Please note: Dan Shen should not be combined with other herbs or drugs that thin the blood unless specifically prescribed by a medical professional. For best results patients should only take Dan Shen under the supervision of trained health care provider.
March 1 2009, Five Branches University held its first graduation ceremony conferring the degree Doctor of Acupuncture and Oriental Medicine, upon 36 graduates. Keynote speaker, Marilyn Allen, M. Sc., Editor of Acupuncture Today, announced that this first graduating class has become Traditional Chinese Medicine’s “Ancestors” in the West. While Five Branches University has offered a Masters in Traditional Chinese Medicine for 25 years, co-founders Ron Zaidman and Joanna Zhao recognized a need to offer a higher degree.
According to a new government survey, 38 percent of adults and 12 percent of children use Complementary and Alternative Medicine (CAM). The survey results released in December 2008, in a National Health Statistics Report by the National Center for Health Statistics, NCHS a of the CDC, are based on data from more than 23,300 interviews with American adults. Read more
I am excited to announce that next weekend, 2/21-2/22, I will be teaching Masters students at Five Branches University in Santa Cruz a holistic approach to treating hepatitis C.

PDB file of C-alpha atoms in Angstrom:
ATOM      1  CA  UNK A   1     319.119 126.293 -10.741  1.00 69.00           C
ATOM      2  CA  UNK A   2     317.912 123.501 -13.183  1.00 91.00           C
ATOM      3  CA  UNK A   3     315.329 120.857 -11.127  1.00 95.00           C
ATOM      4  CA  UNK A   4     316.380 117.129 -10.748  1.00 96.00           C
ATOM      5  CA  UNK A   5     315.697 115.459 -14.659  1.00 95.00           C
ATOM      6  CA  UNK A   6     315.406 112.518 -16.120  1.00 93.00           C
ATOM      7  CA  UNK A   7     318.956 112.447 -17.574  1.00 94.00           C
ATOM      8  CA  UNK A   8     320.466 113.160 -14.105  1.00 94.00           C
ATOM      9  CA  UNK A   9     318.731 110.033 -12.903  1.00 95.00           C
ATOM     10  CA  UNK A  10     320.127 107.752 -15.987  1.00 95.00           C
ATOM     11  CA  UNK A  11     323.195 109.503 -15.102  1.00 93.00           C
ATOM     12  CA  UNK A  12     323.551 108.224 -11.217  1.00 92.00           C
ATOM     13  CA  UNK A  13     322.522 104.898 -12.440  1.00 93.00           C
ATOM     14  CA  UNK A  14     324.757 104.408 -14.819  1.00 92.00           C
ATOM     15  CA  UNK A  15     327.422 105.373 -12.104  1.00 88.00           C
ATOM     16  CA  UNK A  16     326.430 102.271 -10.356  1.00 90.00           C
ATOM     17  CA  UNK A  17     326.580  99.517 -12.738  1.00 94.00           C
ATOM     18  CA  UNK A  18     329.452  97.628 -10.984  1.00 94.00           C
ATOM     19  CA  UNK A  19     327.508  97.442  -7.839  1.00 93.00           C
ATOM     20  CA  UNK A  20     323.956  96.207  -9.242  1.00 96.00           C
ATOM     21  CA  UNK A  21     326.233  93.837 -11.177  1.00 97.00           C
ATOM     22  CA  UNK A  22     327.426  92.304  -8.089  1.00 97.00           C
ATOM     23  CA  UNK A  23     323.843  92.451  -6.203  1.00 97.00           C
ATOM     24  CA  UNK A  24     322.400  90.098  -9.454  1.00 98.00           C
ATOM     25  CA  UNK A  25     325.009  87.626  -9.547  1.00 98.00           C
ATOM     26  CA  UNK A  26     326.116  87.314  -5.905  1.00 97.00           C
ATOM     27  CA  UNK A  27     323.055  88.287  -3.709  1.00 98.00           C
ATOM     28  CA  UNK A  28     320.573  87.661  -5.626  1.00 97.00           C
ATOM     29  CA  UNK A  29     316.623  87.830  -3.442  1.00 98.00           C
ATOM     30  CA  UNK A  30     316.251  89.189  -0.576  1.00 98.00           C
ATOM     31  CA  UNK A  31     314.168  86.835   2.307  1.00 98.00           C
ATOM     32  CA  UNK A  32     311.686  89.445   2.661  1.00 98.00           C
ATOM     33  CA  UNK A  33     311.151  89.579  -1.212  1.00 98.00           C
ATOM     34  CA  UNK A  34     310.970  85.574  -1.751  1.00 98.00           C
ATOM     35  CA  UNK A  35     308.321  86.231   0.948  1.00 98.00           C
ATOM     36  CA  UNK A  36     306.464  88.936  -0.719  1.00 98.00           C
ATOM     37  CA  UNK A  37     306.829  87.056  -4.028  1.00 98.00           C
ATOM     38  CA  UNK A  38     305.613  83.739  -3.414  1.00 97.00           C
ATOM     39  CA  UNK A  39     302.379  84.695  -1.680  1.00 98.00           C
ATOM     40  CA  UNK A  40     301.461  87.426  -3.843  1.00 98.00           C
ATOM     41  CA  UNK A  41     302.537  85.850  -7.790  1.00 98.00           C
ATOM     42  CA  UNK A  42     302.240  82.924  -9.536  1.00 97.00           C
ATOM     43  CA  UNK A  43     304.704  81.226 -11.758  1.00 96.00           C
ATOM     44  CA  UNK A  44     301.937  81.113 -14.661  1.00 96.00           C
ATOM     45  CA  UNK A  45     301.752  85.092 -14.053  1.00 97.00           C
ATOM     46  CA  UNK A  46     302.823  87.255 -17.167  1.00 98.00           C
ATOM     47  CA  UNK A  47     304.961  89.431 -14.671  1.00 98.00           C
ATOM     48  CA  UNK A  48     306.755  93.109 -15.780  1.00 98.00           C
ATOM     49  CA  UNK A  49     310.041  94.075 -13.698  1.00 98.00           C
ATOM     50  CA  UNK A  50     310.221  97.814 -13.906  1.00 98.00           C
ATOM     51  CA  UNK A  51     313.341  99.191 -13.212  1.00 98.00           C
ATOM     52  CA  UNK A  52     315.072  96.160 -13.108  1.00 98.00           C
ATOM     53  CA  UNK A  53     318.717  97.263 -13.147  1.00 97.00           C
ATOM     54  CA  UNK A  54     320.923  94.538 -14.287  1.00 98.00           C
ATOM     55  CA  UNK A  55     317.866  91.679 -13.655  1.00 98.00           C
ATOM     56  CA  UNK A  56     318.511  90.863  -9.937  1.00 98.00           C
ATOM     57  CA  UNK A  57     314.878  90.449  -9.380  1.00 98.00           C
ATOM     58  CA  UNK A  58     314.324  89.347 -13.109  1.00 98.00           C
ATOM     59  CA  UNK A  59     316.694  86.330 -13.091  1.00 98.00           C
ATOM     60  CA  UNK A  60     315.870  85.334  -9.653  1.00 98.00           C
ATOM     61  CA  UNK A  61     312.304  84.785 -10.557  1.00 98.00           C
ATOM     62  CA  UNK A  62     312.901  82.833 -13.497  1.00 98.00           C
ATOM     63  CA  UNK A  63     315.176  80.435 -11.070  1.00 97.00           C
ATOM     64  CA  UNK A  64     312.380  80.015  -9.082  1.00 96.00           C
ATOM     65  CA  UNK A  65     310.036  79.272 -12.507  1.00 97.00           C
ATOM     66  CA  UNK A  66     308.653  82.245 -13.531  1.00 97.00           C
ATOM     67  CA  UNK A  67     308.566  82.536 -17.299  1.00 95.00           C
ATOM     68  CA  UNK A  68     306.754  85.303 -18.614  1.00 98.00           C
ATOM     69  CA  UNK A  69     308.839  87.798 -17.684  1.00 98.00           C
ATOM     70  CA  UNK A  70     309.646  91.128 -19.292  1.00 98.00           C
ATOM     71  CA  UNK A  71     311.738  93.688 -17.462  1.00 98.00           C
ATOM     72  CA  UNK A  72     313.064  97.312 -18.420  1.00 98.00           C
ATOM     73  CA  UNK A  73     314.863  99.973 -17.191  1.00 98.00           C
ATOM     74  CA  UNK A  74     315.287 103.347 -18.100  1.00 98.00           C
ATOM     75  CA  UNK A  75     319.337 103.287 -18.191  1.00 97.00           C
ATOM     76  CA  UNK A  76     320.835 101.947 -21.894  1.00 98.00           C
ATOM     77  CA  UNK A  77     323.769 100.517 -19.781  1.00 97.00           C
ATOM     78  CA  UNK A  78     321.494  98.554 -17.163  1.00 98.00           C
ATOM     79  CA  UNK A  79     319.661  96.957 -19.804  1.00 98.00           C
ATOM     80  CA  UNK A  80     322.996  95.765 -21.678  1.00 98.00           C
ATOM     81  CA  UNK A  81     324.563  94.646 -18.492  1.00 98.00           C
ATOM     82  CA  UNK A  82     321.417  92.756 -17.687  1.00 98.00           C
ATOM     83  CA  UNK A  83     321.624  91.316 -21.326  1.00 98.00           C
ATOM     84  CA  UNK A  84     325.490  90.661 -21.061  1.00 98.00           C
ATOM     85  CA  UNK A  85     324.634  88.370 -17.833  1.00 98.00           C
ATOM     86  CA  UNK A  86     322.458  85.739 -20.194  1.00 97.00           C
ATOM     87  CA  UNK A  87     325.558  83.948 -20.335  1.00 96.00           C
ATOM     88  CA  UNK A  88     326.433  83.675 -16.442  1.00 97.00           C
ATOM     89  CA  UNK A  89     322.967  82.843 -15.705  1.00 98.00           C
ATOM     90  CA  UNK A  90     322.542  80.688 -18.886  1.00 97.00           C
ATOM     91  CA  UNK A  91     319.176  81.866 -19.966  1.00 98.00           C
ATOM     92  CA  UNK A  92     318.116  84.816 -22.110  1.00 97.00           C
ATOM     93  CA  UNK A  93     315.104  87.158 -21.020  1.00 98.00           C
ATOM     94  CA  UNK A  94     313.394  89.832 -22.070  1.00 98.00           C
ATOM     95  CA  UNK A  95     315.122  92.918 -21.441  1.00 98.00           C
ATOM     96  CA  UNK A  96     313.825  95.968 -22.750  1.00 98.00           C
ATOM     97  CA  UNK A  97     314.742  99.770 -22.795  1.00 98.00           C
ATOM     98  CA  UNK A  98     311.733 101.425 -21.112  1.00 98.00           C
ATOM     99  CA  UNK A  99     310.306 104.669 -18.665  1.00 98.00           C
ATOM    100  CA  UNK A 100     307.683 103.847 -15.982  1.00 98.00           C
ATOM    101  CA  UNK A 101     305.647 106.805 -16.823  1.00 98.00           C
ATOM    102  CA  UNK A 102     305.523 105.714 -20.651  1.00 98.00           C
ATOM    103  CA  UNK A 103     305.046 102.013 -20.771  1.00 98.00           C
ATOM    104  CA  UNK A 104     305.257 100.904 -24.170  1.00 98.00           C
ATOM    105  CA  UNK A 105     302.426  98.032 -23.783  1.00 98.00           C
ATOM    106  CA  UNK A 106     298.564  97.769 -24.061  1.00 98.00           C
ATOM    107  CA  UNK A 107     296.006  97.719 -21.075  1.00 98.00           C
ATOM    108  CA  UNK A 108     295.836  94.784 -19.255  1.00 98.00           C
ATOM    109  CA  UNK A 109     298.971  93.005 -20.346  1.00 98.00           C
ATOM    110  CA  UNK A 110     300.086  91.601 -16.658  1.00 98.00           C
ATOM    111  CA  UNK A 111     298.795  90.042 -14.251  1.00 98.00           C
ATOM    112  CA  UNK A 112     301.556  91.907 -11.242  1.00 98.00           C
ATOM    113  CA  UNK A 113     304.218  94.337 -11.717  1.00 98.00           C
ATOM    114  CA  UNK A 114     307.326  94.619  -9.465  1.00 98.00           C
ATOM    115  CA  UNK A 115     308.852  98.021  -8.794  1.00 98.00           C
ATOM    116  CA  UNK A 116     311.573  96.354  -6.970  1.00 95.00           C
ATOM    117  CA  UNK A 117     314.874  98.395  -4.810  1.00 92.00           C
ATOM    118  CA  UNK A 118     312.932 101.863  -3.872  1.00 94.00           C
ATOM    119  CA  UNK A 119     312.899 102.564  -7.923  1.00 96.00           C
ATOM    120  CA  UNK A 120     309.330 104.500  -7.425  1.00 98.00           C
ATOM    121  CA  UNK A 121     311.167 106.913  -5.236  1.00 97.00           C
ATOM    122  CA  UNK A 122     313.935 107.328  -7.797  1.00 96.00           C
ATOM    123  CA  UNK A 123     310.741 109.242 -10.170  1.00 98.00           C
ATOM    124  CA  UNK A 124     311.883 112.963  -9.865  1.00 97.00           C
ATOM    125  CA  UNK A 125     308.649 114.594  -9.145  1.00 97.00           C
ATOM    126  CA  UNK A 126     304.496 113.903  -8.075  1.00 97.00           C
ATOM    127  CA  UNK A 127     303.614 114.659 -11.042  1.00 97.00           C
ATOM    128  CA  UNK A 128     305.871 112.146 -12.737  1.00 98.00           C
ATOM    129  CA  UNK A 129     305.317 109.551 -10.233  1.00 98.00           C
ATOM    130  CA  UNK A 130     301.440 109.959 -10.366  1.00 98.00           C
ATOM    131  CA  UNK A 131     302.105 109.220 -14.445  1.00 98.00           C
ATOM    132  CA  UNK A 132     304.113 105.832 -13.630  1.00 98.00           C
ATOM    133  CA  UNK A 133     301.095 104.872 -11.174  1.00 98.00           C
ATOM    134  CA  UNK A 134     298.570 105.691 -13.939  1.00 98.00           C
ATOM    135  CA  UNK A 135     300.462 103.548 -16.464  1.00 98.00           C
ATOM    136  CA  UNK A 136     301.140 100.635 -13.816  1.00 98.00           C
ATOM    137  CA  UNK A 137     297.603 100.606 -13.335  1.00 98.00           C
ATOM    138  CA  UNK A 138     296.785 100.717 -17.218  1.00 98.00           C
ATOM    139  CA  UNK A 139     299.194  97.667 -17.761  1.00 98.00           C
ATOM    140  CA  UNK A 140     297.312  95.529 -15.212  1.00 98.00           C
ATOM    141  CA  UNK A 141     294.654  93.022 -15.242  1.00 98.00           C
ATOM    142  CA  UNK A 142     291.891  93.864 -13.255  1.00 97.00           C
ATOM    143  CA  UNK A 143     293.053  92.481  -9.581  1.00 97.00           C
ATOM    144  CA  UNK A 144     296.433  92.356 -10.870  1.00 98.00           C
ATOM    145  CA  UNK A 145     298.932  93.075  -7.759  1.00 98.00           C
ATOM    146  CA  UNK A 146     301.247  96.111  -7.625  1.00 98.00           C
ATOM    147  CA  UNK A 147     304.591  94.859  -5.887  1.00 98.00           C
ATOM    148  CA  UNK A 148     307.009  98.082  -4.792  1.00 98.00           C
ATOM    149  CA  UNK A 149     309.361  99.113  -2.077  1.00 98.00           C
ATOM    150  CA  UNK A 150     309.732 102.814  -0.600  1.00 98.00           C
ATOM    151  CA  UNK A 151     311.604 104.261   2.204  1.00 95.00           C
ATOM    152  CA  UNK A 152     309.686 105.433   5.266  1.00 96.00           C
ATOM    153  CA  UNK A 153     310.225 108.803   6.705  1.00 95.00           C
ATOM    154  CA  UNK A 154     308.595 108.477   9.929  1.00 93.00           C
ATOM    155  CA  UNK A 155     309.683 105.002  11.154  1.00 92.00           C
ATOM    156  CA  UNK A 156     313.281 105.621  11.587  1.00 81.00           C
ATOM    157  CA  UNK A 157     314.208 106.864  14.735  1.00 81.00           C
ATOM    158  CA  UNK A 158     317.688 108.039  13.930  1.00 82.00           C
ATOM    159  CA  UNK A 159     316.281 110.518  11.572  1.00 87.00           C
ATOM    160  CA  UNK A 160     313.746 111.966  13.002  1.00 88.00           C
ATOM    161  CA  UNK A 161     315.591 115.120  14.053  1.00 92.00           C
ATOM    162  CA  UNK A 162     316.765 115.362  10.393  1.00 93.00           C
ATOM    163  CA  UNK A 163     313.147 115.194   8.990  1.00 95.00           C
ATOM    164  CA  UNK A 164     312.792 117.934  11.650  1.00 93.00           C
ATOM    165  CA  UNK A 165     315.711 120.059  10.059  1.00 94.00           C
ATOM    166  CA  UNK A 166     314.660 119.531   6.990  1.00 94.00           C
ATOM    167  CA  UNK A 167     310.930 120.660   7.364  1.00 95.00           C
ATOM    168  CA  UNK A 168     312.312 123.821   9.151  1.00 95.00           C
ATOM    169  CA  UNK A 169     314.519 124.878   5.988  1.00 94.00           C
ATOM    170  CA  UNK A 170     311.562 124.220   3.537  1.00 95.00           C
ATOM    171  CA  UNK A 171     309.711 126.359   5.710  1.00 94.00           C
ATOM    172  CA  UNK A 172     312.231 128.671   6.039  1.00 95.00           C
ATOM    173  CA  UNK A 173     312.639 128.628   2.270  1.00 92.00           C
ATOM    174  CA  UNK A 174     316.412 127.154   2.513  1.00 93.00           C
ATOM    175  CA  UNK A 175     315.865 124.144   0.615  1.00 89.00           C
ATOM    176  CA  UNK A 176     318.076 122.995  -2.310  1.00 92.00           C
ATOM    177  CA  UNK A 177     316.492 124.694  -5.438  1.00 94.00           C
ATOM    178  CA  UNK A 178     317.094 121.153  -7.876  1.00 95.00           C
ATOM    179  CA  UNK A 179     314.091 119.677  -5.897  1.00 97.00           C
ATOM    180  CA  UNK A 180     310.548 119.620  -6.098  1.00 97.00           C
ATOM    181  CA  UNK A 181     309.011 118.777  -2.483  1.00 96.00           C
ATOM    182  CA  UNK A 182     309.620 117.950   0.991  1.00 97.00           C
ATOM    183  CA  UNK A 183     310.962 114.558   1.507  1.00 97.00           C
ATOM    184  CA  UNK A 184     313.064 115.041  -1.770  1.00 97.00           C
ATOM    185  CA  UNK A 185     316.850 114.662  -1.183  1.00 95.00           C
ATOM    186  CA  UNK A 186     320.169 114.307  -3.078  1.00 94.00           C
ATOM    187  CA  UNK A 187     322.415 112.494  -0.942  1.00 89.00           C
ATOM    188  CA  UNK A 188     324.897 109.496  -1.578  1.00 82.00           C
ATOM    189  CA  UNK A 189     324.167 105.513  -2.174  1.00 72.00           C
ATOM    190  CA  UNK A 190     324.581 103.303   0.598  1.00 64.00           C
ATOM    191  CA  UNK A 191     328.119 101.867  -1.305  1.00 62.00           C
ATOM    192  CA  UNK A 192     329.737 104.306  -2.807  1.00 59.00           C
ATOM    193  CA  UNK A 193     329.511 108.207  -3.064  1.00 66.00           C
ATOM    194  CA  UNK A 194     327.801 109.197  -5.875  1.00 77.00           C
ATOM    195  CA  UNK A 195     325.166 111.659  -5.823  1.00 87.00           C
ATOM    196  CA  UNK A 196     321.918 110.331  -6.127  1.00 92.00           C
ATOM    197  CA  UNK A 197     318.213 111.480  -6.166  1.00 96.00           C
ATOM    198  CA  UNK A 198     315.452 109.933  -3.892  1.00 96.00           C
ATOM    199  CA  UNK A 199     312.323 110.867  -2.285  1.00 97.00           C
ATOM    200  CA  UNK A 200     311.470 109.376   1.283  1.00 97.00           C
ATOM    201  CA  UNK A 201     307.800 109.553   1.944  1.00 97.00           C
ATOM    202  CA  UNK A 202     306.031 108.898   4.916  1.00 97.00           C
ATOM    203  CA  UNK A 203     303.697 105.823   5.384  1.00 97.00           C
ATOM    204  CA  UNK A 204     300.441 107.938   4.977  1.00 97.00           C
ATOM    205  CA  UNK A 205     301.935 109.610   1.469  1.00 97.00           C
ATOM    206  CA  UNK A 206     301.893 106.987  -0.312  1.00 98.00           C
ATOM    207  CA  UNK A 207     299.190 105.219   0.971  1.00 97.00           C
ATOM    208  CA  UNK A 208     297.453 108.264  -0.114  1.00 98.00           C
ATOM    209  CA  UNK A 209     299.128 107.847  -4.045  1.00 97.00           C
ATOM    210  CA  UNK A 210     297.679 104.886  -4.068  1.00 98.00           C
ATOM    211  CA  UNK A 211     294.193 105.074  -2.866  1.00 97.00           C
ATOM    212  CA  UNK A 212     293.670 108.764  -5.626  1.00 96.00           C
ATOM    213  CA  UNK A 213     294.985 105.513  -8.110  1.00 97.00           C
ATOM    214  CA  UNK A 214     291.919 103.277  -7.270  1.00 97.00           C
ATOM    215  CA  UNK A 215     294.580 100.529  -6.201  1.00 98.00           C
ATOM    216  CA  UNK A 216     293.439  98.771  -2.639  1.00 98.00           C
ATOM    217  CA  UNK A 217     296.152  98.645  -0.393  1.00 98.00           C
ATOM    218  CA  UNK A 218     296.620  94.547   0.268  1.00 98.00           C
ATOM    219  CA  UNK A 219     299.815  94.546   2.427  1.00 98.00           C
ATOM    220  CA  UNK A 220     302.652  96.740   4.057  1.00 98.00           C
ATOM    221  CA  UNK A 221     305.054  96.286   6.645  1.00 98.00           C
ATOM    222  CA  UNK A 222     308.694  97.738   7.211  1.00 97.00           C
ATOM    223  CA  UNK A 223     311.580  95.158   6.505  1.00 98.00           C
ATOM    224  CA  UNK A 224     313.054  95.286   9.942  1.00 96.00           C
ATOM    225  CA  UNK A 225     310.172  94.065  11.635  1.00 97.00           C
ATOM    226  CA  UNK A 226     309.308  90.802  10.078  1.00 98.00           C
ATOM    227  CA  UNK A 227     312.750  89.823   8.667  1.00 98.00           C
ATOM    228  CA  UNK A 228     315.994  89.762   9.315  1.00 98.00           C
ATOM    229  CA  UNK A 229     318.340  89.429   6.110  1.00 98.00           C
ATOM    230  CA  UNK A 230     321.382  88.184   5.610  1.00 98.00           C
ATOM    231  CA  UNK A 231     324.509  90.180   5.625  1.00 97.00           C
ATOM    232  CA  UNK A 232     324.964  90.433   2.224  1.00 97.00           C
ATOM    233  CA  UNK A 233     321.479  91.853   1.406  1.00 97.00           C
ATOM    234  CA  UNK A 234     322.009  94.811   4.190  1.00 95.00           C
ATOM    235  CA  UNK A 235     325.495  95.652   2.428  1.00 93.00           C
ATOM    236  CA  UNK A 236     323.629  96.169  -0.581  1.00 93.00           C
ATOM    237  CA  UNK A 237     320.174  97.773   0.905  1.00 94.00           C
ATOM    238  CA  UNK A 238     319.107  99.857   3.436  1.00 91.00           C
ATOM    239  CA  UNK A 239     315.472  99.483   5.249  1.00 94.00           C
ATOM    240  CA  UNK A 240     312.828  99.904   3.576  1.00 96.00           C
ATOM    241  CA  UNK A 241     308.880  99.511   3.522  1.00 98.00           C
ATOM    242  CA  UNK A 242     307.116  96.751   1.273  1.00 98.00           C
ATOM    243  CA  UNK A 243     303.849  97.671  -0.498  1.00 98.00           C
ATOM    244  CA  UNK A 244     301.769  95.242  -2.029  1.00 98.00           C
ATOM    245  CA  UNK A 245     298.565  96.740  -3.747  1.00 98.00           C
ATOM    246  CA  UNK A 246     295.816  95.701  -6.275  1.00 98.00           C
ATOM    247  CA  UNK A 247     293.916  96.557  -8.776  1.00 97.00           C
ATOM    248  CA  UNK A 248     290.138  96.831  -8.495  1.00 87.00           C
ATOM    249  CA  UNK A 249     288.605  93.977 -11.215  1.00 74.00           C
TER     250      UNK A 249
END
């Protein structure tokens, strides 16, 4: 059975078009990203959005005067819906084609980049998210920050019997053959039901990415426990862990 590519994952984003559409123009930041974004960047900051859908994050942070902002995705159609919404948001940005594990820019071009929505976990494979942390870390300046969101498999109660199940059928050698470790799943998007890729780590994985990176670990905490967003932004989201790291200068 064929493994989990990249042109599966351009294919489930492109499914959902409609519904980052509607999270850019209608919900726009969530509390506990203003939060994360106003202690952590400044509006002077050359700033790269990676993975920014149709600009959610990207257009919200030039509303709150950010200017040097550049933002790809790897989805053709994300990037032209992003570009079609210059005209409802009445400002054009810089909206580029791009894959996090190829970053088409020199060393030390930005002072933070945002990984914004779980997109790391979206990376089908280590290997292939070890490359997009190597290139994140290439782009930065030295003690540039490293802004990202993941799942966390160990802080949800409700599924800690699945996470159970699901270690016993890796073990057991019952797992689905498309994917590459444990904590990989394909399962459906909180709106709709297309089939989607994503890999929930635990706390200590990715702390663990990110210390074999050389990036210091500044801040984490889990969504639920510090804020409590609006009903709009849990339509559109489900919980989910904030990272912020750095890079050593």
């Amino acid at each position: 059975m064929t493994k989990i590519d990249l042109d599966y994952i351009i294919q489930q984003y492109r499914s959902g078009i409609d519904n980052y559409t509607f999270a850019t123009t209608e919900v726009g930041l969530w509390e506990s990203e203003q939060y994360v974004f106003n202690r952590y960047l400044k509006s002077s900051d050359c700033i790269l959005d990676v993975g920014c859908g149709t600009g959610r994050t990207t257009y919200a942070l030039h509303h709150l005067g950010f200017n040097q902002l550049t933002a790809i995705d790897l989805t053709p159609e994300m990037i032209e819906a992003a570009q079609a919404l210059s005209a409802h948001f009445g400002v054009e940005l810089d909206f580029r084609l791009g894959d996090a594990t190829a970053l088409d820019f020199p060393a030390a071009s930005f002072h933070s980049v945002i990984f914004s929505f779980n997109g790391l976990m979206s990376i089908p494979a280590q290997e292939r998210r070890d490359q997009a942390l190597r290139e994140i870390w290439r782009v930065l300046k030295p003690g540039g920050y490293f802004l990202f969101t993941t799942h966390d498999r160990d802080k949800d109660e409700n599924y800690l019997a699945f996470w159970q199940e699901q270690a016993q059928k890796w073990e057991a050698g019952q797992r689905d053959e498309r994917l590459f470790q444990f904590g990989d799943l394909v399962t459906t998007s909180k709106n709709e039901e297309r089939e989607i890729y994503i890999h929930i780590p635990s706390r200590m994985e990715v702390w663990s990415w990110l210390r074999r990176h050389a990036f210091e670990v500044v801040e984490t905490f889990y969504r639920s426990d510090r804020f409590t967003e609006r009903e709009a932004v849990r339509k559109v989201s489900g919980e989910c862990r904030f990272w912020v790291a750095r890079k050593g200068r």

Topics include acupuncture treatment protocols, nutritional supplementation, herbal therapy and dietary regimens specific to hepatitis C. Common hepatitis C symptoms such as joint pain, digestive issues and fatigue will be addressed. Additionally, we will discuss illnesses related to hepatitis C such as fatty liver and diabetes. Last but not least, we will cover Western drug therapy and how to help patients though it by reducing the potentially overwhelming side effect of those drugs.
According to an article in the British Medical Journal (BMJ) published in 1999 one study showed that patients who used acupuncture to treat their chronic headaches and migraines experienced 22 fewer headaches per year. These patients also took less pain medication and missed fewer days of work!